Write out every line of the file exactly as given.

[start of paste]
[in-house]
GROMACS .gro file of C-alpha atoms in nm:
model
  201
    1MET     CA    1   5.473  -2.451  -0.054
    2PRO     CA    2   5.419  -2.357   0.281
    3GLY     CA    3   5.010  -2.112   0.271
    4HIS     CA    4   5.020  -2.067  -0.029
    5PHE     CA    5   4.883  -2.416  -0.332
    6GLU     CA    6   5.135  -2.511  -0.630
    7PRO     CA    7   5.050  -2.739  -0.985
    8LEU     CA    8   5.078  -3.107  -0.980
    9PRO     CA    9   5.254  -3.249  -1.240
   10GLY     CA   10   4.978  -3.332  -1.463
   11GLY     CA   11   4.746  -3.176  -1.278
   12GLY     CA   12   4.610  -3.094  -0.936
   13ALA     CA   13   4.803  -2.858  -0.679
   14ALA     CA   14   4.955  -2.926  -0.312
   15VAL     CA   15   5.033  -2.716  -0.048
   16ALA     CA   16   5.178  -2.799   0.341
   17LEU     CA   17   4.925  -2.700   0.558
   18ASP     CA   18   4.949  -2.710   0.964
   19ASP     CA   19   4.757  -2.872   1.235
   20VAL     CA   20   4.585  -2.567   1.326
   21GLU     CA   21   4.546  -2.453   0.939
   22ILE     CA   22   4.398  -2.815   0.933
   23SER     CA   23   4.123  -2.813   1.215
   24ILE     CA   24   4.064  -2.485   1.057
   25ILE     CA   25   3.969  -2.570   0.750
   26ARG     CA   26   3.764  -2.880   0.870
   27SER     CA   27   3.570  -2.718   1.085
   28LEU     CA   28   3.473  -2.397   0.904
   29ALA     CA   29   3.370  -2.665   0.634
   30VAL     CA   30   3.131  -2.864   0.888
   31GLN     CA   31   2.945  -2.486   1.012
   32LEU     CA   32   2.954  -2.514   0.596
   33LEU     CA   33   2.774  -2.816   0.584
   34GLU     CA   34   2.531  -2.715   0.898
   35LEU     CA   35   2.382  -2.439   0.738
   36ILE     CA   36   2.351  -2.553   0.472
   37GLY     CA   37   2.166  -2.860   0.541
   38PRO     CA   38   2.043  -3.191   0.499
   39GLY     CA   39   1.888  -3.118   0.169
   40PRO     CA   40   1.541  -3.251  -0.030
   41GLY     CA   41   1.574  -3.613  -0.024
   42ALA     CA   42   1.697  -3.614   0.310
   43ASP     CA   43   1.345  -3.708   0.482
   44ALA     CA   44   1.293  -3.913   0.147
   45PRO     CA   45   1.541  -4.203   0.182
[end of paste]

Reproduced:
[in-house]
GROMACS .gro file of C-alpha atoms in nm:
model
  201
    1MET     CA    1   5.473  -2.451  -0.054
    2PRO     CA    2   5.419  -2.357   0.281
    3GLY     CA    3   5.010  -2.112   0.271
    4HIS     CA    4   5.020  -2.067  -0.029
    5PHE     CA    5   4.883  -2.416  -0.332
    6GLU     CA    6   5.135  -2.511  -0.630
    7PRO     CA    7   5.050  -2.739  -0.985
    8LEU     CA    8   5.078  -3.107  -0.980
    9PRO     CA    9   5.254  -3.249  -1.240
   10GLY     CA   10   4.978  -3.332  -1.463
   11GLY     CA   11   4.746  -3.176  -1.278
   12GLY     CA   12   4.610  -3.094  -0.936
   13ALA     CA   13   4.803  -2.858  -0.679
   14ALA     CA   14   4.955  -2.926  -0.312
   15VAL     CA   15   5.033  -2.716  -0.048
   16ALA     CA   16   5.178  -2.799   0.341
   17LEU     CA   17   4.925  -2.700   0.558
   18ASP     CA   18   4.949  -2.710   0.964
   19ASP     CA   19   4.757  -2.872   1.235
   20VAL     CA   20   4.585  -2.567   1.326
   21GLU     CA   21   4.546  -2.453   0.939
   22ILE     CA   22   4.398  -2.815   0.933
   23SER     CA   23   4.123  -2.813   1.215
   24ILE     CA   24   4.064  -2.485   1.057
   25ILE     CA   25   3.969  -2.570   0.750
   26ARG     CA   26   3.764  -2.880   0.870
   27SER     CA   27   3.570  -2.718   1.085
   28LEU     CA   28   3.473  -2.397   0.904
   29ALA     CA   29   3.370  -2.665   0.634
   30VAL     CA   30   3.131  -2.864   0.888
   31GLN     CA   31   2.945  -2.486   1.012
   32LEU     CA   32   2.954  -2.514   0.596
   33LEU     CA   33   2.774  -2.816   0.584
   34GLU     CA   34   2.531  -2.715   0.898
   35LEU     CA   35   2.382  -2.439   0.738
   36ILE     CA   36   2.351  -2.553   0.472
   37GLY     CA   37   2.166  -2.860   0.541
   38PRO     CA   38   2.043  -3.191   0.499
   39GLY     CA   39   1.888  -3.118   0.169
   40PRO     CA   40   1.541  -3.251  -0.030
   41GLY     CA   41   1.574  -3.613  -0.024
   42ALA     CA   42   1.697  -3.614   0.310
   43ASP     CA   43   1.345  -3.708   0.482
   44ALA     CA   44   1.293  -3.913   0.147
   45PRO     CA   45   1.541  -4.203   0.182